7 Ways to Manage Pre-Wedding Jitters: Strategies for the Big Day

When I became a Sydney wedding photographer, I was most excited by the prospect of getting to take photos for a living. But it didn’t take long to realise how much of the job revolved around building relationships with the couples I serve. In some cases, the most critical part of my day happens when I arrive to take the “getting ready photos” an hour or two before the ceremony is due to begin.

I arrive at the hotel/house/wherever the action is happening, and I walk in to find that my clients are overwhelmed with pre-wedding jitters. My definition of pre-wedding jitters is the sensation of nervousness or anxiety that people feel in the hours leading up to their wedding ceremony.

For better or for worse (see what I did there!) the pre-wedding jitters are sometimes an unavoidable aspect of the day. You may not be able to avoid pre-wedding jitters completely, but here are 11 strategies that I have found to be effective for pre-wedding jitters on your big day.

1) Delegate

In the final days of the planning process, try to delegate some of the important decisions to a close friend or family member so you don’t feel overwhelmed with too many choices and options. It’s a great way of taking the load off yourself.

2) Get ready with your fiancé

I know it might be a radical suggestion for some couples, but the reality is that oftentimes the person who is most calming in your life is the person you are about to marry! So why torture yourself by actively staying separated in some of the most stressful hours of your life? Plus, it’ll make for some hugely intimate and romantic getting ready photos.

3) Name your jitters

Call them out and name your jitters for what they are: a physiological fight-or-flight response that boosts adrenaline production in your body. When you begin to notice things like your heart beating faster, or quickening breath, then you can logically rationalise those experiences and allow your body to just do its thing.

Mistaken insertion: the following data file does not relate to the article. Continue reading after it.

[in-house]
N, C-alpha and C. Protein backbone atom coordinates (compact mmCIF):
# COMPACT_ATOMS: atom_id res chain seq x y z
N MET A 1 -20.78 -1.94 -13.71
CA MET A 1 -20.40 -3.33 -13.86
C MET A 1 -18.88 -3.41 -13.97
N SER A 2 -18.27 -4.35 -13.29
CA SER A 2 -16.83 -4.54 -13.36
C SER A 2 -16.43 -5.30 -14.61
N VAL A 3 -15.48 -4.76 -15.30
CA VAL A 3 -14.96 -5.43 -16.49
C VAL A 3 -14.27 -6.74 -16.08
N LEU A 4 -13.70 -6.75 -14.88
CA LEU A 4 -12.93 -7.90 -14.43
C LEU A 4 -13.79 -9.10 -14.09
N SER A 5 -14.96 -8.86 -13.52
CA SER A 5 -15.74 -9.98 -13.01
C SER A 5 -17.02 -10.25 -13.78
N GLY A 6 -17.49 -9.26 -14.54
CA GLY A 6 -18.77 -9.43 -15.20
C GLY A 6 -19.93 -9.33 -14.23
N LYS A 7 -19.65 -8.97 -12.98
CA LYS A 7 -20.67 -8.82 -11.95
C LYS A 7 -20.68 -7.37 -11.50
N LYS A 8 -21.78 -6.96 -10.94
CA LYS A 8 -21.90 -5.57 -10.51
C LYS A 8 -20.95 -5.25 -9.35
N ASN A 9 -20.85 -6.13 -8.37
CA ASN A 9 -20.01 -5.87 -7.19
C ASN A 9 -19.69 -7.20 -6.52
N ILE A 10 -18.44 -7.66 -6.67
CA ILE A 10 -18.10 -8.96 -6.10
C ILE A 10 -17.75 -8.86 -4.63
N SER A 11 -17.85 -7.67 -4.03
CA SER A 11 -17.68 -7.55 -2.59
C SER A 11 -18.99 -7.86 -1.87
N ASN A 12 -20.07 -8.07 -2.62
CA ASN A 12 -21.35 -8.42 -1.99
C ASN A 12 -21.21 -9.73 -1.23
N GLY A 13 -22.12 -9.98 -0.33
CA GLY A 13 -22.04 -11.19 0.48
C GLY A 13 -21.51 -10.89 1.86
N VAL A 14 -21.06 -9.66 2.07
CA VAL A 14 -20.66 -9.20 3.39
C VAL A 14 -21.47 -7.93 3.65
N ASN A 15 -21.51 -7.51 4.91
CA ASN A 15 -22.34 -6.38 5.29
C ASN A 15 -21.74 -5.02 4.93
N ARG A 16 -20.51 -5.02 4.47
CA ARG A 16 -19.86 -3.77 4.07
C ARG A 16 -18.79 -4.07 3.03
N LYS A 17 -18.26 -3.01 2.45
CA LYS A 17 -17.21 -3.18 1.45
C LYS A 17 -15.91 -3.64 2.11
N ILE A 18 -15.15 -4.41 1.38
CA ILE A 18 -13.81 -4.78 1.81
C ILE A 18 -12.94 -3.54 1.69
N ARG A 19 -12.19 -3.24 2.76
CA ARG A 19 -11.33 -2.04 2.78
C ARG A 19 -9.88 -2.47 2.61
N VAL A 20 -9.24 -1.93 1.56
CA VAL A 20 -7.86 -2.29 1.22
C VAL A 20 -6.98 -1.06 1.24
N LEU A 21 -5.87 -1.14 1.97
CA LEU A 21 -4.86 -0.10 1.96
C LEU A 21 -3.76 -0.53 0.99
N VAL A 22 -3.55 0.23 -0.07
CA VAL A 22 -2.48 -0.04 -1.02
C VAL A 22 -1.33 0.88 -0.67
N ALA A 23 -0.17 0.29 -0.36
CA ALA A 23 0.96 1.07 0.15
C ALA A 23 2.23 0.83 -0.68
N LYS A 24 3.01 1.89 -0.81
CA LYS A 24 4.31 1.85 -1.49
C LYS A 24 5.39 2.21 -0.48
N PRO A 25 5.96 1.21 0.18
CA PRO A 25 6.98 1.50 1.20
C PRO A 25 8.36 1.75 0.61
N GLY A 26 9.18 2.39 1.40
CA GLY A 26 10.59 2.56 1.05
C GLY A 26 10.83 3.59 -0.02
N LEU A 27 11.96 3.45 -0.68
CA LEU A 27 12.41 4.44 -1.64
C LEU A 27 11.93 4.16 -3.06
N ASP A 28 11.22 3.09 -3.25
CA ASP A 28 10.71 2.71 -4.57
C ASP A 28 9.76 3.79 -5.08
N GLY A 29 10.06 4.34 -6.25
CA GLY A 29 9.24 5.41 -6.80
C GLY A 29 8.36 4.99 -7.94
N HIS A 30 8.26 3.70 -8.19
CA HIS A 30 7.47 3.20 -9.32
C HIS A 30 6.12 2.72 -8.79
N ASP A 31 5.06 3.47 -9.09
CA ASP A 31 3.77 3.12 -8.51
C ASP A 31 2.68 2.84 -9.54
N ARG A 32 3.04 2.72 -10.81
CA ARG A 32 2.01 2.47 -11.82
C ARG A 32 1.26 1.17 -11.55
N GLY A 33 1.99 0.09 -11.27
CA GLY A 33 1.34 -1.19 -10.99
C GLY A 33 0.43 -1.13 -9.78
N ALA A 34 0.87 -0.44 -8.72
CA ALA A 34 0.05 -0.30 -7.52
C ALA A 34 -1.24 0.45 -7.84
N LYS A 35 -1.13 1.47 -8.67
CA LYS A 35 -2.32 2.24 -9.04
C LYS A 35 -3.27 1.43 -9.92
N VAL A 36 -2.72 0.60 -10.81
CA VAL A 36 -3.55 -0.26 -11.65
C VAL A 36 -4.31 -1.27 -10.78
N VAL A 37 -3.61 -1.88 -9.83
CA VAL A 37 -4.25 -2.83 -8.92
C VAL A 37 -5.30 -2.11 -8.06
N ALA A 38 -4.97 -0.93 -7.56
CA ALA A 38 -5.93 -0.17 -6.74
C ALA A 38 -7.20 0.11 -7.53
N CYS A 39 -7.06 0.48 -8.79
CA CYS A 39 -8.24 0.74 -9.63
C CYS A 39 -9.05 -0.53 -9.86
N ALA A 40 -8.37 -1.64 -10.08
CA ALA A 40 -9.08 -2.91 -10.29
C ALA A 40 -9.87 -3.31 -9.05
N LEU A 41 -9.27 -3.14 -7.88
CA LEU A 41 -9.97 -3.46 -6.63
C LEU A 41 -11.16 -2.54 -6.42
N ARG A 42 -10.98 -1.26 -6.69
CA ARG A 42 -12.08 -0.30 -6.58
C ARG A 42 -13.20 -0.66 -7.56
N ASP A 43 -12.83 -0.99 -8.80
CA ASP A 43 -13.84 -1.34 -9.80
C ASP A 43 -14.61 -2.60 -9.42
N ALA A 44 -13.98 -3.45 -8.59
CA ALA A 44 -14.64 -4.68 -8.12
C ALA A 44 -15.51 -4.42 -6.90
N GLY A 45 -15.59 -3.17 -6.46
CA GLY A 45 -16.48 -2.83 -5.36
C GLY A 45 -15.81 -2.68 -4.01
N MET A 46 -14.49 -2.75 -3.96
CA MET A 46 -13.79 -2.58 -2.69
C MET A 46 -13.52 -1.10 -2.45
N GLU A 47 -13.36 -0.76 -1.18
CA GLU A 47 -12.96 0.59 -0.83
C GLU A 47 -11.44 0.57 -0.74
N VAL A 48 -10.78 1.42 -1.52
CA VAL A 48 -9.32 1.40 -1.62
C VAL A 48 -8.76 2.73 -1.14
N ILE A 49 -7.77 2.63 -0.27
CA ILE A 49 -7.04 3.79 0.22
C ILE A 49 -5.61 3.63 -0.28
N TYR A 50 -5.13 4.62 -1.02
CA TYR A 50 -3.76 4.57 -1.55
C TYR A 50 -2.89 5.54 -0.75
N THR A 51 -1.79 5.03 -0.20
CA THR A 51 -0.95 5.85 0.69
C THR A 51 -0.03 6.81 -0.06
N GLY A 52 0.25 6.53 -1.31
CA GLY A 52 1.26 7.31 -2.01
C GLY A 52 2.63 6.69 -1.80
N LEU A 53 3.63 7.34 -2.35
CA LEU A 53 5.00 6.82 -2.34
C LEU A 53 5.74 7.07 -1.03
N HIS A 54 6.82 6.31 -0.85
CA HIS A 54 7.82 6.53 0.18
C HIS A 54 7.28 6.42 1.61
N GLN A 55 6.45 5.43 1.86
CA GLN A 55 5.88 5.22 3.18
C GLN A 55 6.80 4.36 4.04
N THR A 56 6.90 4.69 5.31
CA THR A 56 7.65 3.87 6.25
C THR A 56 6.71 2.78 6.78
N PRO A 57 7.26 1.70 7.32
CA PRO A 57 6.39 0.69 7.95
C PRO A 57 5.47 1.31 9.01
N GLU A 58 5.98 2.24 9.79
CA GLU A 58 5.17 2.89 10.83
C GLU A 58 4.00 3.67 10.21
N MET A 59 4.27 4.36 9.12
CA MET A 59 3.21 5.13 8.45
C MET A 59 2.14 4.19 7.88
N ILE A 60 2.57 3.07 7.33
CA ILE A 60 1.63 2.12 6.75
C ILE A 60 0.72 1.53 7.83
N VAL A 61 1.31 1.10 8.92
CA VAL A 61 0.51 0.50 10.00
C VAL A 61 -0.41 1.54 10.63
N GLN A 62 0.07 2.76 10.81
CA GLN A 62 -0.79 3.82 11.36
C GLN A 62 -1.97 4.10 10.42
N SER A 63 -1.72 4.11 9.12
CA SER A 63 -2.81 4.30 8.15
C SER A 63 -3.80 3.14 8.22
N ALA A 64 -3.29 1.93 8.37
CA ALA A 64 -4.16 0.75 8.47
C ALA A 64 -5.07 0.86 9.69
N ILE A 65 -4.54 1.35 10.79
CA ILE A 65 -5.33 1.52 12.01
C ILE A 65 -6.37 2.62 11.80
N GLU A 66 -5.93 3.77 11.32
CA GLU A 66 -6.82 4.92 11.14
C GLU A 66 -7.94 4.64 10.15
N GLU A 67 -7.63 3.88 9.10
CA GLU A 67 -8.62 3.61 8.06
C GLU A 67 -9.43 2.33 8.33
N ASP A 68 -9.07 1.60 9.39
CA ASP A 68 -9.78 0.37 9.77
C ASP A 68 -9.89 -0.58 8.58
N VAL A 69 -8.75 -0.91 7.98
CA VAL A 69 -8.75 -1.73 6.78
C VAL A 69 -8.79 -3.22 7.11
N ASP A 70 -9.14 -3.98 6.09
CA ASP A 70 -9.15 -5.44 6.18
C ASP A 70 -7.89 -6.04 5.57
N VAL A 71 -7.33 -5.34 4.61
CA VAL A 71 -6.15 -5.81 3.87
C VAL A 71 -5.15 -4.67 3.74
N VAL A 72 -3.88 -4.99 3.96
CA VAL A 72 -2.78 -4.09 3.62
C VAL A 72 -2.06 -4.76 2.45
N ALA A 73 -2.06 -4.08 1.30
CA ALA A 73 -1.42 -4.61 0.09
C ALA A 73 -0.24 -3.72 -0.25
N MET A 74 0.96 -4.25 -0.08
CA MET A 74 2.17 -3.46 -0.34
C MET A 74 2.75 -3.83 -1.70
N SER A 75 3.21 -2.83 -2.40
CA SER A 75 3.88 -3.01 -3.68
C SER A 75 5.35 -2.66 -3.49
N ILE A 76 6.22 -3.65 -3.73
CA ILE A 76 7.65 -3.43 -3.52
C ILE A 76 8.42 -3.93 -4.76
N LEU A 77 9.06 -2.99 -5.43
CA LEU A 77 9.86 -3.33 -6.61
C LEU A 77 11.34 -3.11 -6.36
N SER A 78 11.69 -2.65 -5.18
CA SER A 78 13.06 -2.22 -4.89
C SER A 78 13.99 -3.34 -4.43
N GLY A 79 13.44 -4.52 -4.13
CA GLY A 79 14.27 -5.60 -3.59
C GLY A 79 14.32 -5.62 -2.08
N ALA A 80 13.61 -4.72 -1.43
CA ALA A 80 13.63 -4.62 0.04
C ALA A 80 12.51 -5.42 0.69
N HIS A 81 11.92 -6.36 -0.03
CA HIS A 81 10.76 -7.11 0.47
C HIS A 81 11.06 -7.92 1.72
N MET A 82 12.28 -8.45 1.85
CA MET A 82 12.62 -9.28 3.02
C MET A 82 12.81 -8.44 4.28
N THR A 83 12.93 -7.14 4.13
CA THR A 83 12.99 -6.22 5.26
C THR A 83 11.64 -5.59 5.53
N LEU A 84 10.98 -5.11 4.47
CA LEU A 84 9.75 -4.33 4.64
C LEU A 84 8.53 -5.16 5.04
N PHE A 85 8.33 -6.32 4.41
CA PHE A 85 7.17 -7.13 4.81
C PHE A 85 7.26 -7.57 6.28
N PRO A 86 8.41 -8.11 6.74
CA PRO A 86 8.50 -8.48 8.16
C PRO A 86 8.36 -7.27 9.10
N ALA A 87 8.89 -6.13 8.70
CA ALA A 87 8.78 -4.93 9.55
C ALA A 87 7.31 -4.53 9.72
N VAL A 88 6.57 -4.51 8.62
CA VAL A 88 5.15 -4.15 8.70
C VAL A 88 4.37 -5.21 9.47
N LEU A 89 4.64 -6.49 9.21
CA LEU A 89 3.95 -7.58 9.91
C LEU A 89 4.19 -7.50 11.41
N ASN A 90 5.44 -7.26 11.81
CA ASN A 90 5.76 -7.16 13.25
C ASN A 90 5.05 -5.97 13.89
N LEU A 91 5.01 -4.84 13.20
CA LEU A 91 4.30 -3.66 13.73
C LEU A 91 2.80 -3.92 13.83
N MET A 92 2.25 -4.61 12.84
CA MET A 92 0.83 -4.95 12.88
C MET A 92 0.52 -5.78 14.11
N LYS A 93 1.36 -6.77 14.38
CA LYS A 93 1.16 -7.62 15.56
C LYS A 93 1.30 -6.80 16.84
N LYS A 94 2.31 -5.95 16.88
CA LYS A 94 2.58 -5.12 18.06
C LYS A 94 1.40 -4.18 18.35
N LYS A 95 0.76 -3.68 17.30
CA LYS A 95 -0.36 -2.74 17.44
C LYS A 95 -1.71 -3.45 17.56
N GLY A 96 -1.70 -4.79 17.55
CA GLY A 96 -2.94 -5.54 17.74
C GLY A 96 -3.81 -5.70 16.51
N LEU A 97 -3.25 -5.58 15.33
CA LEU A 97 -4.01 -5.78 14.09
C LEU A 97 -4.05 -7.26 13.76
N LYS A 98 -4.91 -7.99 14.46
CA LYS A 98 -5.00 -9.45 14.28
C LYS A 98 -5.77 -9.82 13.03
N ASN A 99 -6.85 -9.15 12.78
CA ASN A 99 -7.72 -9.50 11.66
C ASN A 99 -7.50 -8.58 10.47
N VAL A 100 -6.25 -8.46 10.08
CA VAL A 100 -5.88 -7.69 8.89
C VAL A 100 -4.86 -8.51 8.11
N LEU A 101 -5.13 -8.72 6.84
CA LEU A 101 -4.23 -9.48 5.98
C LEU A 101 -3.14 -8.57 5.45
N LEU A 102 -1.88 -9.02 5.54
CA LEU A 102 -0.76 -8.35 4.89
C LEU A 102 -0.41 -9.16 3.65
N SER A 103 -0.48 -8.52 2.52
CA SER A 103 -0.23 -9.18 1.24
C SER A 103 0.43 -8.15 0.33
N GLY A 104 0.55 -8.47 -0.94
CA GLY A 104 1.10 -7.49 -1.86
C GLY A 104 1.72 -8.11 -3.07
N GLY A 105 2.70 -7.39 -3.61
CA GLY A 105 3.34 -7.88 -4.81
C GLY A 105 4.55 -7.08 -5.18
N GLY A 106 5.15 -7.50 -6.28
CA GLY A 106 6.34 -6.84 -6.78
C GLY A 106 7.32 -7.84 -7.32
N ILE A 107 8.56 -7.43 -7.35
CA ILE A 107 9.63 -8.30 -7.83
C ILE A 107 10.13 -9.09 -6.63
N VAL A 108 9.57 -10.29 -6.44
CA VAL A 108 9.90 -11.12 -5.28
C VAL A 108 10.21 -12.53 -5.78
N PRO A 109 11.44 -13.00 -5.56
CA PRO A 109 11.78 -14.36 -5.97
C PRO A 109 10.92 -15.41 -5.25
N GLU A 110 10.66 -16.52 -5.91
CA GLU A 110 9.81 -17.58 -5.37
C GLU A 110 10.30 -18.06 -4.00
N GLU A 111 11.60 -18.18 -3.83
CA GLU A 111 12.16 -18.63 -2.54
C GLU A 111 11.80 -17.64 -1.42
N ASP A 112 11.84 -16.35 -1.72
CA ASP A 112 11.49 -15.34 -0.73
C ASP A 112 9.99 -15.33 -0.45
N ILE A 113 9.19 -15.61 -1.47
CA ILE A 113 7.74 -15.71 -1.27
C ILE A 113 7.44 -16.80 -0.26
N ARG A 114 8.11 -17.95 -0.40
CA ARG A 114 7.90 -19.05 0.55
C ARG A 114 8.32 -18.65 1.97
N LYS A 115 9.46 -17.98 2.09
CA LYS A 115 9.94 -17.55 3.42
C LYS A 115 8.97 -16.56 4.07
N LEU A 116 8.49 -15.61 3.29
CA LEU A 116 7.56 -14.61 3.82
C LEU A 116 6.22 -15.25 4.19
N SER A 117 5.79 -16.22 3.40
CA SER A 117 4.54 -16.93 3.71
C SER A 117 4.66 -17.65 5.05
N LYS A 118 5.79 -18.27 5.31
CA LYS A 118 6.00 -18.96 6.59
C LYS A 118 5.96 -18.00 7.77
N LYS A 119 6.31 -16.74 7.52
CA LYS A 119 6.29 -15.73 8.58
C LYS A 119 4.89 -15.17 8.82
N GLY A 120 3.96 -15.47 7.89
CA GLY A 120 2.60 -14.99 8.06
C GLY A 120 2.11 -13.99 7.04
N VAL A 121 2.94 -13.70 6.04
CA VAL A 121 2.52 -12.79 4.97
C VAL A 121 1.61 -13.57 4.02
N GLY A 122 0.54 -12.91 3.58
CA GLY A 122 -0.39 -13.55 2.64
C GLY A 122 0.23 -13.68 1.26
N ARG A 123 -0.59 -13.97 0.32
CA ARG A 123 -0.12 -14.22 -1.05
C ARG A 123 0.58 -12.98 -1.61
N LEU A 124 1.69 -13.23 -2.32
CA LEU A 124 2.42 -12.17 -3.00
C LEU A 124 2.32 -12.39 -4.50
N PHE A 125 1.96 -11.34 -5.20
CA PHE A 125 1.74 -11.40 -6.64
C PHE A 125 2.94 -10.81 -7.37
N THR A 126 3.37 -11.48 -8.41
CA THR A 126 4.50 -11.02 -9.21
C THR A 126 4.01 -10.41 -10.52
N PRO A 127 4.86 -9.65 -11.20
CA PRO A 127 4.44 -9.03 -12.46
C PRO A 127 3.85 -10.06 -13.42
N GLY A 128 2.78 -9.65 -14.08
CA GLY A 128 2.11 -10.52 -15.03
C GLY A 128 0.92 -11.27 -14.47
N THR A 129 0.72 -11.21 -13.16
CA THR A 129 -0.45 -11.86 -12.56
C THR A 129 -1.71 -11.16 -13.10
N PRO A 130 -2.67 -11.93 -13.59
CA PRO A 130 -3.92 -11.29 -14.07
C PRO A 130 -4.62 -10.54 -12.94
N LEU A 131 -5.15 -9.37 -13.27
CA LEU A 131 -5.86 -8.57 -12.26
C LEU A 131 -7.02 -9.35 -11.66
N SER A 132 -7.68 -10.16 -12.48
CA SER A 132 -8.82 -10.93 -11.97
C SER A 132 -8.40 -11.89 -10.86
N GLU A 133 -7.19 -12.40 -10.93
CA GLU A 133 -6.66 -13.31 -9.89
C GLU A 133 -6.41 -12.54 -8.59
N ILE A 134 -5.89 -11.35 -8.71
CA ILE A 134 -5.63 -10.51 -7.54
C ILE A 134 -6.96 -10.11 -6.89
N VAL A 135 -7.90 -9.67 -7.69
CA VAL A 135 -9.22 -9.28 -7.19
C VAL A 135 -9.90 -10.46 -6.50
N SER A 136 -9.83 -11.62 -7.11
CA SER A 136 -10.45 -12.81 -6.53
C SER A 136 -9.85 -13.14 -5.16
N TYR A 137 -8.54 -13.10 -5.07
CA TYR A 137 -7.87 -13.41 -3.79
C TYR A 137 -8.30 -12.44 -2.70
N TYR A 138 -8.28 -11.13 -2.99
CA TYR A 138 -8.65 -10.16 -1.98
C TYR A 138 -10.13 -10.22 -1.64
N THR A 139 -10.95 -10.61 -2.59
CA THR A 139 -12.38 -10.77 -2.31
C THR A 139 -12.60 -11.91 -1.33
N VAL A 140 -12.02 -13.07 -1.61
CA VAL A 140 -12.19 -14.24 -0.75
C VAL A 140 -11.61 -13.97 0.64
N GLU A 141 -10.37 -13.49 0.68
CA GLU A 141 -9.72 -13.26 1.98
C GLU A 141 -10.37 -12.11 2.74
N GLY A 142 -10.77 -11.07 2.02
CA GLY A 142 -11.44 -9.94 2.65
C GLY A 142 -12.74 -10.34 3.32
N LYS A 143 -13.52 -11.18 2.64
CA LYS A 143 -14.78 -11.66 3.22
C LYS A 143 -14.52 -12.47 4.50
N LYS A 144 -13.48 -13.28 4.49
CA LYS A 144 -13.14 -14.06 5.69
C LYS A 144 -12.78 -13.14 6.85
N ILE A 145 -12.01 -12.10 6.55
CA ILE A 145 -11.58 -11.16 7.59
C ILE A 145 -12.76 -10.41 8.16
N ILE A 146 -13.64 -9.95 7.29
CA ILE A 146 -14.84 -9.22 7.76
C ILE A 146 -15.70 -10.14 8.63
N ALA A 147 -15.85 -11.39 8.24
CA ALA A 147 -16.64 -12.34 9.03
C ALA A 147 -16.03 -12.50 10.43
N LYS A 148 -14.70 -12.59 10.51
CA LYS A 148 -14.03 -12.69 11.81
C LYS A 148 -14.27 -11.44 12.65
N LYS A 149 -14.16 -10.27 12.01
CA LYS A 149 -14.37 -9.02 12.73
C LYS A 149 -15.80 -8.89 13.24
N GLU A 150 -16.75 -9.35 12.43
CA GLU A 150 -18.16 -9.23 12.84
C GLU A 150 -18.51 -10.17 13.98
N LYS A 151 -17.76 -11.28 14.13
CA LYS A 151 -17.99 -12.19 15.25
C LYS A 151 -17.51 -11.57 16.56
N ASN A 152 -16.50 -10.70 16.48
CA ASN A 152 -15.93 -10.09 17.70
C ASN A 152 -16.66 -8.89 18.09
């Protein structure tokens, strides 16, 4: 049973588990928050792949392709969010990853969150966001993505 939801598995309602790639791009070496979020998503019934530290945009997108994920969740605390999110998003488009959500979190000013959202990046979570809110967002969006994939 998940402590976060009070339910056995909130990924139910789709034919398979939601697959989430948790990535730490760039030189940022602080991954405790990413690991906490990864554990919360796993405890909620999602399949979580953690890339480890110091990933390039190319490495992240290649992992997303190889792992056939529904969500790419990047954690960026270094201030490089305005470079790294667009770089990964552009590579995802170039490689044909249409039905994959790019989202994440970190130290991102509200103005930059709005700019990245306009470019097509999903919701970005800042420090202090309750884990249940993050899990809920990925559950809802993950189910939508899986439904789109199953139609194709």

4) Have a pre-wedding brunch

If you’re planning to get ready with your fiance, instead of spending the morning prepping separately, consider having a pre-wedding brunch and getting ready together. Whether it’s pancakes or avocado bagels (my personal favourite), feed yourselves a nourishing meal before the madness ensues!

5) Stay busy

I’m not talking about avoiding pre-wedding jitters by getting drunk the night before your wedding (I actually highly discourage this approach), but rather, try to keep preoccupied with other activities. Whether it’s a morning yoga session or catching up on Stranger Things Season Two (yes please!), anything you can do to preoccupy your mind will help you to overcome pre-wedding jitters.

6) Keep a pre-wedding to-do list

The best way I’ve found for staying preoccupied is by creating a pre-wedding to-do list that you can refer back to throughout the day. This will not only help keep your mind occupied on productive tasks, but it’ll also give you something solid and tangible in front of you when pre-wedding jitters start to creep in.

7) Take a pre-wedding nap

When you can, it’s always good to get some sleep before your wedding day. And if pre-wedding jitters are fuelling insomnia, then try taking a pre-wedding power nap. It’ll do wonders for your pre-wedding jitters!

Pre-wedding jitters are a feeling of nerves or anxiety that engaged people feel in the hours leading up to their big day. This article discussed strategies and tips on how to manage pre-wedding jitters, such as delegating decisions, getting ready with your fiancee instead of separately, naming pre-wedding jitters for what they really are (a physiological fight or flight response), keeping busy throughout the day by taking care of other tasks like making a pre-wedding checklist, having a pre-wedding brunch with family members and friends before the big event starts.

All the best with managing your pre-wedding jitters, and here’s to a joyful and memorable wedding day ahead!

 

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Henry Paul Photography acknowledges Traditional Owners of Country throughout Australia and recognises the continuing connection to lands, waters and communities. I pay my respect to Aboriginal and Torres Strait Islander cultures, and to Elders both past and present. Aboriginal and Torres Strait Islander peoples should be aware that this website may contain images or names of people who have since passed away.

 

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